In her 50th race, Danica Patrick, the speed world's golden girl, had a golden ride.
Nursing her fuel tank so that she had a few extra RPMs when she needed them, she flew by Helio Castroneves on the high side just a few laps from the finish and cruised to victory in the rain-delayed Indy Japan 300 over the weekend, thus making history as the first woman to win a major auto race.
For Patrick, the whirlwind is just beginning. In an interview on ESPN after the race she said she had initially intended to spend an evening enjoying Tokyo but that winning Saturday's race changed her plans. She had to hustle to catch a flight back to the United States for whatever awaits being the first woman to glide under a checkered flag in a major race.
As even casual sports fans know, Patrick was already a pretty hot marketing vehicle for the obvious reasons. Sports is entertainment, and Patrick has movie star good looks. Like a handful of other female sports celebrities, she has blended sex appeal with genuine competitive skills to stand out in a crowded sports marketing landscape.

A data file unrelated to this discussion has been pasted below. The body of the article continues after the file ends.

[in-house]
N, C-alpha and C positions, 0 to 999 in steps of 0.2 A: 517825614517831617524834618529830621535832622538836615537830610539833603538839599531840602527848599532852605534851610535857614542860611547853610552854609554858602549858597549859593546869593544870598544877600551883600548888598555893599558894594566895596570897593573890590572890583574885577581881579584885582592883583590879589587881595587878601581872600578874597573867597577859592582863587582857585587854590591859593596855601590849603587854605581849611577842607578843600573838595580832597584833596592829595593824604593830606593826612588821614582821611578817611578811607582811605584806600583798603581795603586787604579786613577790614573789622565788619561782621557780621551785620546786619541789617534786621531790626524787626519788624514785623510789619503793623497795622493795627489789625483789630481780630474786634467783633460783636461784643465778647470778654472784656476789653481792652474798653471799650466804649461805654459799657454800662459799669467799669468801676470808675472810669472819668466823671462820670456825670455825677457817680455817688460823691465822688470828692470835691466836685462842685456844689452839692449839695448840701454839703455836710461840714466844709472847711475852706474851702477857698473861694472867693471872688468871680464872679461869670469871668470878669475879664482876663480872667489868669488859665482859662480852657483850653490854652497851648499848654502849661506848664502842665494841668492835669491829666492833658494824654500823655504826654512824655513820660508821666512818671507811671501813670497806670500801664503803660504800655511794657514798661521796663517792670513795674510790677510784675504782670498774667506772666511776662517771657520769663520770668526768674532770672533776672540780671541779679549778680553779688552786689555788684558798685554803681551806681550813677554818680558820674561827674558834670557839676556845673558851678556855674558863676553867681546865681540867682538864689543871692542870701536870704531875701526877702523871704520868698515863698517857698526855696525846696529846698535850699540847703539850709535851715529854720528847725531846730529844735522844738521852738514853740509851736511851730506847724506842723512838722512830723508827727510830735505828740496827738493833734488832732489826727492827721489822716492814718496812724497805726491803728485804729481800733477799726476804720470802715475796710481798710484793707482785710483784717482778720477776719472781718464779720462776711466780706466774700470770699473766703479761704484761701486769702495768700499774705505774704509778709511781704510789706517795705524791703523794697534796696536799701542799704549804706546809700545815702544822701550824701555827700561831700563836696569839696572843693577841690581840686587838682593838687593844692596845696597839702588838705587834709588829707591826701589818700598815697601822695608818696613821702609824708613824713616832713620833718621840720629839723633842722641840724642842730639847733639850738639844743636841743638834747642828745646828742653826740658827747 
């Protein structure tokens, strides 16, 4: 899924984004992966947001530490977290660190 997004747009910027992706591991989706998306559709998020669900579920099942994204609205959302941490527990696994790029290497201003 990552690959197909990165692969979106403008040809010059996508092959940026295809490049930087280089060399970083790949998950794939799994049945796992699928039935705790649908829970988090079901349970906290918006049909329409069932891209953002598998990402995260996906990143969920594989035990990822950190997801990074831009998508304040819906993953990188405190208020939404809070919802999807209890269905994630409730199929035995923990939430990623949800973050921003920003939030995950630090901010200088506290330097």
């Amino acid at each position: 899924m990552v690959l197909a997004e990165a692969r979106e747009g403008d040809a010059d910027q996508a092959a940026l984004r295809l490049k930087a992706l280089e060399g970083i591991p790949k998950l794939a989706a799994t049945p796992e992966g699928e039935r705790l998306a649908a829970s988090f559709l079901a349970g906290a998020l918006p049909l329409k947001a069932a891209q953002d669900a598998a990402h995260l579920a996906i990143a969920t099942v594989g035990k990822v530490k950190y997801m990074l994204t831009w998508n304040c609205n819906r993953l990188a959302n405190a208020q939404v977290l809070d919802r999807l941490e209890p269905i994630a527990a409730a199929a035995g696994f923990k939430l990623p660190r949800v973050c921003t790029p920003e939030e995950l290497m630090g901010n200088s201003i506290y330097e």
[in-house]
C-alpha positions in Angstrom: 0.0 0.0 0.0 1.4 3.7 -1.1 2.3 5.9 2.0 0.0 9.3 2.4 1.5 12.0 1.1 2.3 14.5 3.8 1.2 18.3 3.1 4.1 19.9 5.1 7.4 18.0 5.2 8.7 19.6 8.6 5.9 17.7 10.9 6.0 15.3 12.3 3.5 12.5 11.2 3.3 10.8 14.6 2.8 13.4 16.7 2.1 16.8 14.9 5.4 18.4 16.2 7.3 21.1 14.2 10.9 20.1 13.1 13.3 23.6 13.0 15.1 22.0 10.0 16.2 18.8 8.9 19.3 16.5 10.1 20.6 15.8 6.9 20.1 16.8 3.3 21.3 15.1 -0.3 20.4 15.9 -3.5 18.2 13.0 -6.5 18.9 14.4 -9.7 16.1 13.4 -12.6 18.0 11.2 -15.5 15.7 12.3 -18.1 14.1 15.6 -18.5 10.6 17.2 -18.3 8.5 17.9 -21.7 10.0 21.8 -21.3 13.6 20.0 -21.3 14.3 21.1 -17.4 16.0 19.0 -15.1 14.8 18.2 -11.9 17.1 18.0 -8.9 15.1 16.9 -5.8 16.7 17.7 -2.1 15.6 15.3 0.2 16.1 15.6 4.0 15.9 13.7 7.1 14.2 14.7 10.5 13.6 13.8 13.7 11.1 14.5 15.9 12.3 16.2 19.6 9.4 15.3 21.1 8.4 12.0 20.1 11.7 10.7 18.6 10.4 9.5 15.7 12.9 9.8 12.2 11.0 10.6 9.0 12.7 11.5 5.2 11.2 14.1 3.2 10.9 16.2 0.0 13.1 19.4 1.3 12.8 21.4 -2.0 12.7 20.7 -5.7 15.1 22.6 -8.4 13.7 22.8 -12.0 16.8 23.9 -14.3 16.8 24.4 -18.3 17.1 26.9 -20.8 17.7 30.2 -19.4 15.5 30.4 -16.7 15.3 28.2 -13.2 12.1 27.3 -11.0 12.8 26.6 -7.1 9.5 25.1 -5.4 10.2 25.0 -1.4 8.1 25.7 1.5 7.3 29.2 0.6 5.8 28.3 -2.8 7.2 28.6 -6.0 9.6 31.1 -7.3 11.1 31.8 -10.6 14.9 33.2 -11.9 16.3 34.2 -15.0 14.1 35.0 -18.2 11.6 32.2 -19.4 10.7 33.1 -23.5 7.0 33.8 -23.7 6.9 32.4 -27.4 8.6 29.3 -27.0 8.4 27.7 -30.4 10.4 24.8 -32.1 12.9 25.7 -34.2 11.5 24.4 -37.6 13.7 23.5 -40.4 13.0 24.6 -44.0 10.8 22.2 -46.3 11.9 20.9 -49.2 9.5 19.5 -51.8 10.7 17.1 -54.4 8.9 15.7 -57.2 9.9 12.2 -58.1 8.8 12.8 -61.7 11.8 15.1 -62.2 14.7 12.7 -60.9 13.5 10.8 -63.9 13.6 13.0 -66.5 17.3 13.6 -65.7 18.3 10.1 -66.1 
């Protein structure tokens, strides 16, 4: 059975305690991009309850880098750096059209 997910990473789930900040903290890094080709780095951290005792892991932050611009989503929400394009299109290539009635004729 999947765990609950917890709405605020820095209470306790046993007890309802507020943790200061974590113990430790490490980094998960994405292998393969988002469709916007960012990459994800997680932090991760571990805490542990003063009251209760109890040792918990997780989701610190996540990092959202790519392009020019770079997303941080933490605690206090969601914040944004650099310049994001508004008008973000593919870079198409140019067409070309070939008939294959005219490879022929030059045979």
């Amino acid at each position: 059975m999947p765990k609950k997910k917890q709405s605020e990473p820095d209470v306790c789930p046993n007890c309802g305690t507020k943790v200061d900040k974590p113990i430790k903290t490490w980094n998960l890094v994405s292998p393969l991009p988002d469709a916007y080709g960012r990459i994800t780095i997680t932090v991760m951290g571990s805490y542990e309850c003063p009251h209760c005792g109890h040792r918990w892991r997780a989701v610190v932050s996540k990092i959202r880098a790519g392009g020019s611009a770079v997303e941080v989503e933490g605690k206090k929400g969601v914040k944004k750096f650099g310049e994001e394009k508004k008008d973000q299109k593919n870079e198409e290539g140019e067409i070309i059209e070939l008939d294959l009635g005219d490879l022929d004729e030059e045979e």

Now she has something more. She's a winner, like a Mary Lou Retton or a Marion Jones before the fall.
And you wonder how long it will be until she hears and heeds racing's siren call - NASCAR.
As an open-wheel driver, Patrick gets to be on the big stage every Memorial Day weekend in the Indianapolis 500, but other than that, even a merged open-wheel circuit runs its races in the looming shadow of the Sprint Cup.
An impressive list of open-wheel stars has already made the jump: Juan Pablo Montoya, Dario Franchitti, Sam Hornish Jr. and Jacques Villeneuve. Each is an Indianapolis 500 winner but has had mixed results running with NASCAR's big dogs.
However, as much of a marketing juggernaut as Patrick can be without changing a thing - her image is already on an AirTran Boeing 717-200, and her victory was commemorated with "AirTranica Day" yesterday - imagine the money that would follow if she races in NASCAR with any kind of success. She considered such a move in 2006 before signing a multiyear deal with Andretti Green Racing.
But Patrick has a lot of good reasons to stay where she is. She's backed by a supportive team with considerable resources in Andretti Green. Last year, she had three top-three finishes in open-wheel racing. And now, the breakthrough in Japan.
Patrick has plenty of attractive options, and that's what winning will do.